I gasped. Tom swallowed. He was also surprised by the maid's sudden appearance.

In this case the narrator is directly talking about Tom's feelings.

I gasped. Tom swallowed. He also seemed surprised by the maid's sudden appearance.

This one is more indirect; the narrator is just assuming what the other character feels.

Which one is better for fiction? Is the first case common?

3 Answers 3


First person narrators can't know what's going on inside someone else.

But they can think they know. And can narrate as if they know.

That's a key advantage of first person narrators. They can be unreliable.

Mindreading. I like your first example better... with some caveats. The narrator presumes to know what is going on inside Tom. That kind of "mind-reading" fantasy is common in us humans. And it's a potentially interesting character flaw. If you want us to think the character is flawed in that way, this is fine way to illustrate the flaw.

Summarizing. The second narrator uses the word "seemed." This makes me think the narrator is observing something. But the narrator isn't telling us the observations, the sensory details that lead to "seemed." Instead, the narrator summarizes the details, so that we can't share them.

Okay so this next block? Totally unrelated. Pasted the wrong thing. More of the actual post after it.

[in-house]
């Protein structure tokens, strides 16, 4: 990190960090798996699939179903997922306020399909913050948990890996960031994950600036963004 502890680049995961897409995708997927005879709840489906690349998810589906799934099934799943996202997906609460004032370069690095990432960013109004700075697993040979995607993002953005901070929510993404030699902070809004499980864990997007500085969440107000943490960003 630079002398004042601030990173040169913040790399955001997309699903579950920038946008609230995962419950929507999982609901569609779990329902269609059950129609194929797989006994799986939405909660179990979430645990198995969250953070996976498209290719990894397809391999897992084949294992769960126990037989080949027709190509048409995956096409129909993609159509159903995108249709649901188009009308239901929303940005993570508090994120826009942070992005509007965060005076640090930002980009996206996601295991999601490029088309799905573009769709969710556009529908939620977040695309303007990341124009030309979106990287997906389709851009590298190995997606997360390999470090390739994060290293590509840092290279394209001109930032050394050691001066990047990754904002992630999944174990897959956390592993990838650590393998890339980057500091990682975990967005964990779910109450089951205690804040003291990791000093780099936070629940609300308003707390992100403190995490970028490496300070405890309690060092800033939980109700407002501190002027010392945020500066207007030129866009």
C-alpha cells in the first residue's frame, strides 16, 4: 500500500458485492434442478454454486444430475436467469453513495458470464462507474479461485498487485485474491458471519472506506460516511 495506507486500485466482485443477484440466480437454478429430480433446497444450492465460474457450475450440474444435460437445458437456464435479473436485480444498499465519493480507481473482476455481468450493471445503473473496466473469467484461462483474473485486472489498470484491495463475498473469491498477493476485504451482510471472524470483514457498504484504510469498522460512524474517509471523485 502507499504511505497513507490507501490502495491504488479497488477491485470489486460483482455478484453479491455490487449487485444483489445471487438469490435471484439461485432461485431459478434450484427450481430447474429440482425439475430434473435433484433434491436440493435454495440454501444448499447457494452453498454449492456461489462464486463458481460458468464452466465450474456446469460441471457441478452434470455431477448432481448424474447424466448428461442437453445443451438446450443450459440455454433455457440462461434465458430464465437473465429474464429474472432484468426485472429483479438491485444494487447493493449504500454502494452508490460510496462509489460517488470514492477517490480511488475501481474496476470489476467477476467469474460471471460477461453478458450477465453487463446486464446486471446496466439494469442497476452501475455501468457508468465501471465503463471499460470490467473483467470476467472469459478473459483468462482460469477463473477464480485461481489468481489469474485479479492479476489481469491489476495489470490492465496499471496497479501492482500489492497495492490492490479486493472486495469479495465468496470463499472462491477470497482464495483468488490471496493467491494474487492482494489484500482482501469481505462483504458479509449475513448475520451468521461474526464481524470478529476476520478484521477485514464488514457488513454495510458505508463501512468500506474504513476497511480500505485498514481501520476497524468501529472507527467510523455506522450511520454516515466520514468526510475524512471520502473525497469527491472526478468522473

This kind of summarizing is a potentially interesting character trait. That is, perhaps the narrator isn't aware of the sensory details, but instead leaps to a guess about the feelings. Being aware of guessing is a good thing.

But it will make it hard for the narrator to tell the story well. If the narrator can't give us readers the sensory details, it will be harder for us to share in the experience. That's a problem for you.

Sensory details. If you don't mean to illustrate those character flaws (mindreading, summarizing, or other form of unreliability), it's probably better to have the narrator give us the sensory details. What did the narrator see or hear that led to those guesses about the other person's feelings?

Once the narrator tells us the sensory details, the narrator might then conclude something about the other person's feelings. We readers, having seen both the details and the conclusion, can then judge for ourselves whether the narrator's conclusions seem reasonable.

Or the narrator might tell us the sensory details and let us form conclusions about the other person's feelings.


The best strategy would be to let the reader come to the conclusion:

Tom swallowed at the maid's sudden appearance.


If the POV character knows the other character really well then they may be so connected that they can basically read each others' minds. You could probably have the POV character directly state their friend's feelings and get away with it just fine.

As for those who aren't close, I'd have to agree with Dale Hartley Emery on that one. :)

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